Wellness

The Importance of Staying Hydrated this Summer

Cropped SingleCare logo By | August 12, 2015

Summer is finally here! Time to break out the shorts and flip-flops and enjoy some fun in the sun. But while you’re basking in the warmer temperatures, don’t fall victim to dehydration.

The summer season is the time that most Americans start worrying about staying hydrated, but the truth is that it’s a year-round problem. Dehydration is a serious condition that, according to Medical Daily, affects 75% of all Americans, in all seasons.

So how can you ensure you stay hydrated? What are the signs to look out for? And most importantly, what should you do if you start experiencing symptoms? Let’s take a closer look.

Hydration: The Key to a Healthy Body

To make sure your body stays happy and fully hydrated, CBS News reports that most experts recommend drinking four to six glasses of water per day — although that’s just the bare minimum.

In truth, we desperately need water for so many reasons: it regulates body temperature, helps the brain manufacture hormones, and flushes our bodies of toxins through sweat and urination.

So what happens when we’re deprived of this essential resource? You get dehydrated, and suffer through a whole host of unpleasant symptoms.

What Is Dehydration?

The short answer: dehydration occurs when you’ve either lost a significant percentage of your body’s moisture or have not consumed enough liquids in the first place. To get a better sense of why that possibility is so dangerous, let’s dig a bit deeper.

Because water regulates your body temperature, it’s essential in preventing potentially fatal heat strokes. Consult this article from LiveScience for more detail, but essentially, heat strokes are a failure of your body’s cooling system — and it can cause severe disorientation, migraine headaches, and delirium as your body literally cooks itself.

To avoid this dangerous sort of situation, let’s take a look at the early signs of dehydration. Spotting them could be the difference between a little exhaustion and a full-on heat stroke.

What Are the Signs of Dehydration?

The symptoms of dehydration can manifest themselves in a number of different ways. Mild to moderate dehydration can cause dry mouth and a lack of saliva, headaches and dizziness, and decreased urination. And the most obvious symptom to look out for, of course, is thirst.

Severe dehydration (in other words, a medical emergency) causes sunken eyes, dry skin, increased heart rate, and even results in fainting and delirium.

How to Prevent Dehydration

Elvert Barnes/flickr
Elvert Barnes/flickr

The most important step in the prevention of dehydration is the most intuitive. Regularly drink plenty of fluids, though water will undoubtedly be your safest bet. While many sports and energy drinks advertise themselves as the best sources of hydration, resist the temptation to indulge in these sugary (and not particularly hydrating) beverages.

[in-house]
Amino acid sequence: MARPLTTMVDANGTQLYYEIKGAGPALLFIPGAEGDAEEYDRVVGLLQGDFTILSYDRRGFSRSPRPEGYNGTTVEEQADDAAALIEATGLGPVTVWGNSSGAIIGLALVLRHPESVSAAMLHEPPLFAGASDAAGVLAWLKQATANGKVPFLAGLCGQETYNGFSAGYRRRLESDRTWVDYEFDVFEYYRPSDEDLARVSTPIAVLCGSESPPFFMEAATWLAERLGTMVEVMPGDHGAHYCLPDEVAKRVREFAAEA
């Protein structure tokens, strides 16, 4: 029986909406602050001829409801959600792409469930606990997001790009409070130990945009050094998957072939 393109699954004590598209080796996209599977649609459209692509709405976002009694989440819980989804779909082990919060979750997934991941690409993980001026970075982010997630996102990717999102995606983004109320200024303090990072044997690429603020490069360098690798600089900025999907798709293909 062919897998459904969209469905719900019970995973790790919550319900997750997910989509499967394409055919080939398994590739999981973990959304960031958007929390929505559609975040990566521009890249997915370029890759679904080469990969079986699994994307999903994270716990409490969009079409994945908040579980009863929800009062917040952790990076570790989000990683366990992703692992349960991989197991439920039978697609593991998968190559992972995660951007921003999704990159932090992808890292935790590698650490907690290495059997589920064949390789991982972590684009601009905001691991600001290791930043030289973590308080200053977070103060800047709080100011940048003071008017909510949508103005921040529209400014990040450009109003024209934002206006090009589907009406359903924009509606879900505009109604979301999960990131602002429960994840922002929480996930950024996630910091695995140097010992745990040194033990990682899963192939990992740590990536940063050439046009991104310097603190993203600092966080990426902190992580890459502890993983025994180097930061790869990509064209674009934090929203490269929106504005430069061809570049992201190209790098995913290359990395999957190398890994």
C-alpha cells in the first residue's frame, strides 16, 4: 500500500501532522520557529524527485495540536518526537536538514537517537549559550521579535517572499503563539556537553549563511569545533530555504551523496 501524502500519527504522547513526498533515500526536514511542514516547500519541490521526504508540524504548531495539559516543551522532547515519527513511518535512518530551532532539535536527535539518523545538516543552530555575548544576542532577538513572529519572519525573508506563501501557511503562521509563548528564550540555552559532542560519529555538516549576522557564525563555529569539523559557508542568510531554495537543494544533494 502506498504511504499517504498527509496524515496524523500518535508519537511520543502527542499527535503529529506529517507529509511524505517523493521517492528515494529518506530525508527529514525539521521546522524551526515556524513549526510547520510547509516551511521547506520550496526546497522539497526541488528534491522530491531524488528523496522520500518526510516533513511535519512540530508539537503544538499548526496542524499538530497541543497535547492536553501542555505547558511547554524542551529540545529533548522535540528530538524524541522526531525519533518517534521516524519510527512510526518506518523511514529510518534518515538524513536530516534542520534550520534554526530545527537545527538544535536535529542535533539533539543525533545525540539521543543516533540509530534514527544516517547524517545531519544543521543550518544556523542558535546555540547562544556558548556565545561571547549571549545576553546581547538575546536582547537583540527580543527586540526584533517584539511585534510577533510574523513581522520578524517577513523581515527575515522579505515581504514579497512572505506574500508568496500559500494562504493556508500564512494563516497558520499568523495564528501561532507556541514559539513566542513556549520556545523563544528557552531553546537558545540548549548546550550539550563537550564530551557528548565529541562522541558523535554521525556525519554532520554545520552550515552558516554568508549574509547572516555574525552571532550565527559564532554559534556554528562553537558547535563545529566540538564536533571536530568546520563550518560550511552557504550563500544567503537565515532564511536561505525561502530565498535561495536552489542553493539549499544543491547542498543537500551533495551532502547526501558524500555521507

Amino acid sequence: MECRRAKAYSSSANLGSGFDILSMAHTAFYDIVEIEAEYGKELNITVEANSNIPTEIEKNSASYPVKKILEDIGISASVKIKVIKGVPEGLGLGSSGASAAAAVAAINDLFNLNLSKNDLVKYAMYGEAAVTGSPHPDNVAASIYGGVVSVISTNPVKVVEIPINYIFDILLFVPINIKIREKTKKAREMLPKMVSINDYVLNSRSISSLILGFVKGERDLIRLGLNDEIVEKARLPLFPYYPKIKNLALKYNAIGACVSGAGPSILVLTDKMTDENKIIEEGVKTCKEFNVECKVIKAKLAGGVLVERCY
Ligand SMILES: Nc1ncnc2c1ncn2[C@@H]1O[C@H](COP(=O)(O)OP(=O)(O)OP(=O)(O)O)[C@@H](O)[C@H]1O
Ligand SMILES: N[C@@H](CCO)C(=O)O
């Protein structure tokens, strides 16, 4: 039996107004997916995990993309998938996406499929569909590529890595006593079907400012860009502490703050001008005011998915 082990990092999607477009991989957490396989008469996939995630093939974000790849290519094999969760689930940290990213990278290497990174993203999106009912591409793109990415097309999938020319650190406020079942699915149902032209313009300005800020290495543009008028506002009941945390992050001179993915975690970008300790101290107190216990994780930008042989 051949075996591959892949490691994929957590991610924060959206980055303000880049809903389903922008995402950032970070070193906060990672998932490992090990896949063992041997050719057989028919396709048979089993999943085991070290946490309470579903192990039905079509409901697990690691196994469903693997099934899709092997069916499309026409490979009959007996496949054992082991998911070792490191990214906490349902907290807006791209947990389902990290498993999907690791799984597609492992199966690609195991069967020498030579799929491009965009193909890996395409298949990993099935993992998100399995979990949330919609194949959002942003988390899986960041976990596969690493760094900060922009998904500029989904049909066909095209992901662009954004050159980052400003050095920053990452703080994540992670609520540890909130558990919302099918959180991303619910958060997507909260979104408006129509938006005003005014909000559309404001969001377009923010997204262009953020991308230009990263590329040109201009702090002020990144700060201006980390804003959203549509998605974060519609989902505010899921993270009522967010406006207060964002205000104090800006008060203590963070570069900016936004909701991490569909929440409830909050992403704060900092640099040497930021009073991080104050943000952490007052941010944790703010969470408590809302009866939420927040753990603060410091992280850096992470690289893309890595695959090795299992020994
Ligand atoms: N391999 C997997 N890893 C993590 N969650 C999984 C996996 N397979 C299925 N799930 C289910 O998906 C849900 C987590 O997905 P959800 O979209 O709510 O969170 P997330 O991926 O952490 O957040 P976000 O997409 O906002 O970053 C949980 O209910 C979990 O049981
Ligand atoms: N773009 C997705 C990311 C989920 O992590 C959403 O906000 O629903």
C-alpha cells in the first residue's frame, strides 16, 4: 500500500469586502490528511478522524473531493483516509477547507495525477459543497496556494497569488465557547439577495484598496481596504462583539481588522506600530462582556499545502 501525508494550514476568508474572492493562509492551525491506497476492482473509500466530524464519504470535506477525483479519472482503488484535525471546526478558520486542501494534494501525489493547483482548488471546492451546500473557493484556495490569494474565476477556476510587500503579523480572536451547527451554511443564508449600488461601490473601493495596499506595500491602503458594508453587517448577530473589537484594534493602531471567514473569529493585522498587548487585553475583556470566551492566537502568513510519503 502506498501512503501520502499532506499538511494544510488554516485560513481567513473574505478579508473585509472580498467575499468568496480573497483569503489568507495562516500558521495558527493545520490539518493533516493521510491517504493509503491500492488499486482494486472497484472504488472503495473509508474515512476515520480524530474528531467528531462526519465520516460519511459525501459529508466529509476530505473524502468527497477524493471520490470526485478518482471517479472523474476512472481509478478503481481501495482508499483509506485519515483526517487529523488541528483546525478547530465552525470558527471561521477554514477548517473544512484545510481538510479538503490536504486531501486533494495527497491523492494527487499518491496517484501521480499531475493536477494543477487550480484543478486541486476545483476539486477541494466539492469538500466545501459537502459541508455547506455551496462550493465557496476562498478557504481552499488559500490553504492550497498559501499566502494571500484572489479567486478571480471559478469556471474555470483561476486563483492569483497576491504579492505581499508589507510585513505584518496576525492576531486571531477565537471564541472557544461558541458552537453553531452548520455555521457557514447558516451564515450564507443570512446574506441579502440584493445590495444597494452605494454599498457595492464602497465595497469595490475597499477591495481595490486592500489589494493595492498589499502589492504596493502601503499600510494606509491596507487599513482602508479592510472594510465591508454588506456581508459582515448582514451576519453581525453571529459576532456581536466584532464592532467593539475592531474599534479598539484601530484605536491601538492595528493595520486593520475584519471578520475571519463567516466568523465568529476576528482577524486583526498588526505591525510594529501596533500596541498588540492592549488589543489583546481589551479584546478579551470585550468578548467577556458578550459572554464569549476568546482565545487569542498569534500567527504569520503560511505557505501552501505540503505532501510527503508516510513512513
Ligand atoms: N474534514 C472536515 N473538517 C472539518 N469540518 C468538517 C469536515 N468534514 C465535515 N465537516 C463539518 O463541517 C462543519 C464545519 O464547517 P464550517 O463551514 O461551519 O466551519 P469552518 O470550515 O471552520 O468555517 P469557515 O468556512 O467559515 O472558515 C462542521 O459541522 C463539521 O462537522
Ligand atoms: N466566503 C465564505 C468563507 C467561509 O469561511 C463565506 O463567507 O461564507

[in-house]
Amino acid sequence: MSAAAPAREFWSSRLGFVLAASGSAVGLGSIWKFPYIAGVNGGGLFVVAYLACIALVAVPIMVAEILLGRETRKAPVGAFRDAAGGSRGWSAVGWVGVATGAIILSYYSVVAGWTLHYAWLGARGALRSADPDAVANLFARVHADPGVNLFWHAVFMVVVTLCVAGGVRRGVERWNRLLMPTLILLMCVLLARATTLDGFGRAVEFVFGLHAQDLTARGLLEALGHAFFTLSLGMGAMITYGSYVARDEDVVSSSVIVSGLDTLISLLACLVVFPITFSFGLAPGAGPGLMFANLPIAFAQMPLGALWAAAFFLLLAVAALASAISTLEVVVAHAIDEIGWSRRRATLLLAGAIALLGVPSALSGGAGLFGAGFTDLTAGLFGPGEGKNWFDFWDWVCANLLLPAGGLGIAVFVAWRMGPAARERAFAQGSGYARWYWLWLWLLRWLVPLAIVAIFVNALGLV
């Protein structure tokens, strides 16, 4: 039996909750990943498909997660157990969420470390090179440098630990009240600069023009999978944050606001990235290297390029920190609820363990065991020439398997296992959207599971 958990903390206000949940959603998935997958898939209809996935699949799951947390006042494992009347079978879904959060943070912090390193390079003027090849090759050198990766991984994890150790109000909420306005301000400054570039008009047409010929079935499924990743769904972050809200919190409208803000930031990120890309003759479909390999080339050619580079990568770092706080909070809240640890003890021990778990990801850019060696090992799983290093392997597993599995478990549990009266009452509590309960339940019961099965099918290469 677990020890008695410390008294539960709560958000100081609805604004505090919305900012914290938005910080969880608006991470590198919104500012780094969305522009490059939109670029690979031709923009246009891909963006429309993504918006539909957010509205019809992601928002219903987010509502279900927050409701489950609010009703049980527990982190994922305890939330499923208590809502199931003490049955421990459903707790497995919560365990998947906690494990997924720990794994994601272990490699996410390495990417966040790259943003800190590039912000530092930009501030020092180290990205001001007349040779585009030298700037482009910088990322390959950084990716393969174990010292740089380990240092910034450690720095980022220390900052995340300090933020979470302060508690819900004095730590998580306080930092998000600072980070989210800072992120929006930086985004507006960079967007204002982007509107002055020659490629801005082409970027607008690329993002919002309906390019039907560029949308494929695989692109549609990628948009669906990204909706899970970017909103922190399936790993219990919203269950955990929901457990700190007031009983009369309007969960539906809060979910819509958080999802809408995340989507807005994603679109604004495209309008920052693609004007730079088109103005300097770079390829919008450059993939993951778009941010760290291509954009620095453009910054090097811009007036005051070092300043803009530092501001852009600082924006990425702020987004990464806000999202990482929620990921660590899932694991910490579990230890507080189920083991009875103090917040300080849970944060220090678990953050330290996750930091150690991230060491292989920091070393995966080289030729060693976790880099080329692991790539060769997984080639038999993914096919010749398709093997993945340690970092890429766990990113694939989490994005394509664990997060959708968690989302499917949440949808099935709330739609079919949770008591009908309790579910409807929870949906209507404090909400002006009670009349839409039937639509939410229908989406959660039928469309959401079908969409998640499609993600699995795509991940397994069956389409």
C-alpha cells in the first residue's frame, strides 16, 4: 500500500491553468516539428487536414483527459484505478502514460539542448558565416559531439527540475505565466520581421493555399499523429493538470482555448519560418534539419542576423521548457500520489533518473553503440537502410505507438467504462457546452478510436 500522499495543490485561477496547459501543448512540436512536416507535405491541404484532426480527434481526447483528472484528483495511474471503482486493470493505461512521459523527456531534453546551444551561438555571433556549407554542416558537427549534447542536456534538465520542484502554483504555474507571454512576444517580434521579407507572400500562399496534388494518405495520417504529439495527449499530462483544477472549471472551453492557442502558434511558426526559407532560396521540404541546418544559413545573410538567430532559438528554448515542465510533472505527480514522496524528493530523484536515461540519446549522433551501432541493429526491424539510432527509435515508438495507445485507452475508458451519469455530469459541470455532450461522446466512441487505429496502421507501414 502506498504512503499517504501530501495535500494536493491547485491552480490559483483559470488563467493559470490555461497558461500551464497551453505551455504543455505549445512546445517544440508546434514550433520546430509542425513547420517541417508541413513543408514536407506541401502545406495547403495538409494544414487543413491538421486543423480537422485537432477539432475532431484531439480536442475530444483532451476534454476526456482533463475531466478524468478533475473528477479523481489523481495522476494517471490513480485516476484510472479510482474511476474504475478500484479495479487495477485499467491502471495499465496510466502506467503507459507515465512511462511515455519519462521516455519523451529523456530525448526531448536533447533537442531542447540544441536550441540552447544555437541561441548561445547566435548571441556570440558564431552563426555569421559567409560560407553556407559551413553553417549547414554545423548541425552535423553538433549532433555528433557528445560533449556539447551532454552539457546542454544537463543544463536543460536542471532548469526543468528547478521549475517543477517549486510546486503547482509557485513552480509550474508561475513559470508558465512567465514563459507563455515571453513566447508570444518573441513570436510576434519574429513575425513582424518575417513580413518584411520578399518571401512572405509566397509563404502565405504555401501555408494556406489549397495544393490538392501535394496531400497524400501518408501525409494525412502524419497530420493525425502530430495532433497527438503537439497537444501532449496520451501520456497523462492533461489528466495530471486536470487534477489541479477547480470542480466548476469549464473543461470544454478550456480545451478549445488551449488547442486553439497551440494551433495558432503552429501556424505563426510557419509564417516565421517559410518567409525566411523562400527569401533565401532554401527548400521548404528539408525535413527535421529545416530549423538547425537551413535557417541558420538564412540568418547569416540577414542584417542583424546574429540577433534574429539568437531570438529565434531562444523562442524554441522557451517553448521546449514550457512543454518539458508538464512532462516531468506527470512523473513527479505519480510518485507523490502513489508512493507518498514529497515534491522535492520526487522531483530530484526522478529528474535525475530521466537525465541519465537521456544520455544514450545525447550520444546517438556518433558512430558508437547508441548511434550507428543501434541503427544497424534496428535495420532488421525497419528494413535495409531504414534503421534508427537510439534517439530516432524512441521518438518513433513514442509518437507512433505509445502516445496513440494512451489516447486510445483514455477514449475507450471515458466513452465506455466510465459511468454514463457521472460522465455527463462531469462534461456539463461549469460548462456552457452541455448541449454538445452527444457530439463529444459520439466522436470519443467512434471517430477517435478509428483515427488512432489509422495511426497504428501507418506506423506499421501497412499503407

The vast majority of experts, including those at the American Heart Association, continue to recommend water as the best hydrator.

Need help tracking your water intake? Download the Nalgene app from iTunes that rewards you with Nalgene coupons as you drink more and more water (it’s also available on Android).

Also, even if you’re drinking plenty of water, think twice before you reach for a Red Bull or Pepsi. Caffeinated drinks contain a natural diuretic that helps accelerate dehydration.

How to Deal with Dehydration Symptoms

If you or a friend are exhibiting any of the signs of dehydration, get the afflicted person out of direct sunlight as soon as possible, and make sure he or she is steadily drinking plenty of water to begin restoring body fluids to normal levels.

In these cases, remember to drink water steadily, and not all at once, as taking in too much, too quickly when your body is dehydrated can induce nausea.

If you are experiencing moderate or severe symptoms as described above, seek immediate treatment at the nearest hospital’s emergency room.

If side effects linger following an episode of dehydration, or if you’re concerned that you’re getting dehydrated too easily, make an appointment with a medical professional through SingleCare.

Many people neglect to get such ailments checked out because they can’t afford more than an annual check-up, or their current health insurance plan might not cover appointments with a specialist.

But with SingleCare, you can search for affordable treatment in your area and know the cost upfront, leaving you free to pursue the care you need with the knowledge of how much it will cost.

So the next time you’re feeling light on the liquids, remember these simple steps to avoid severe dehydration and an unfortunate (and unnecessary) trip to the ER.

(Main image credit: Darwin Bell/flickr)